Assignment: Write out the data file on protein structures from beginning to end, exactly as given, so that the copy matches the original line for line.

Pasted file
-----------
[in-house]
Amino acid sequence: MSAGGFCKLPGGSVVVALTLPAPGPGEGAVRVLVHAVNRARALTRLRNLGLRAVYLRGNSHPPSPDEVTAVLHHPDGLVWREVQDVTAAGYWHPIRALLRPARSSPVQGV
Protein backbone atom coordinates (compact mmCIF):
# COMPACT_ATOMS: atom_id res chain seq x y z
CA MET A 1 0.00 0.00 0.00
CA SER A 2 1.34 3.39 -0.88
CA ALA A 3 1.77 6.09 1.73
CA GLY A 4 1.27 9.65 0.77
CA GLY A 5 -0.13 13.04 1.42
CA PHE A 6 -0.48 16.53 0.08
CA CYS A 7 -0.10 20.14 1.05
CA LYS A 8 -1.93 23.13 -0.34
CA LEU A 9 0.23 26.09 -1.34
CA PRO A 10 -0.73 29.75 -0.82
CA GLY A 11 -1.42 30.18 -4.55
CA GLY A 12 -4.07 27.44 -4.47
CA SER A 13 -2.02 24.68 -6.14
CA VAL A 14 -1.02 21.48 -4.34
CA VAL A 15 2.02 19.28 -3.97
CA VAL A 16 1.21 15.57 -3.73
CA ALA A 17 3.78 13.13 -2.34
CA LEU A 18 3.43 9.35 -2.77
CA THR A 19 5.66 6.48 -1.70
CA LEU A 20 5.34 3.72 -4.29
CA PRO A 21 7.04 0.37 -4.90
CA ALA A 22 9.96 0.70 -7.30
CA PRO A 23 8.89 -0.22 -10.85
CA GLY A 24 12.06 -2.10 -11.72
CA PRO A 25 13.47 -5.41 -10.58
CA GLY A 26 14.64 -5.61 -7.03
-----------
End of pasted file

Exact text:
[in-house]
Amino acid sequence: MSAGGFCKLPGGSVVVALTLPAPGPGEGAVRVLVHAVNRARALTRLRNLGLRAVYLRGNSHPPSPDEVTAVLHHPDGLVWREVQDVTAAGYWHPIRALLRPARSSPVQGV
Protein backbone atom coordinates (compact mmCIF):
# COMPACT_ATOMS: atom_id res chain seq x y z
CA MET A 1 0.00 0.00 0.00
CA SER A 2 1.34 3.39 -0.88
CA ALA A 3 1.77 6.09 1.73
CA GLY A 4 1.27 9.65 0.77
CA GLY A 5 -0.13 13.04 1.42
CA PHE A 6 -0.48 16.53 0.08
CA CYS A 7 -0.10 20.14 1.05
CA LYS A 8 -1.93 23.13 -0.34
CA LEU A 9 0.23 26.09 -1.34
CA PRO A 10 -0.73 29.75 -0.82
CA GLY A 11 -1.42 30.18 -4.55
CA GLY A 12 -4.07 27.44 -4.47
CA SER A 13 -2.02 24.68 -6.14
CA VAL A 14 -1.02 21.48 -4.34
CA VAL A 15 2.02 19.28 -3.97
CA VAL A 16 1.21 15.57 -3.73
CA ALA A 17 3.78 13.13 -2.34
CA LEU A 18 3.43 9.35 -2.77
CA THR A 19 5.66 6.48 -1.70
CA LEU A 20 5.34 3.72 -4.29
CA PRO A 21 7.04 0.37 -4.90
CA ALA A 22 9.96 0.70 -7.30
CA PRO A 23 8.89 -0.22 -10.85
CA GLY A 24 12.06 -2.10 -11.72
CA PRO A 25 13.47 -5.41 -10.58
CA GLY A 26 14.64 -5.61 -7.03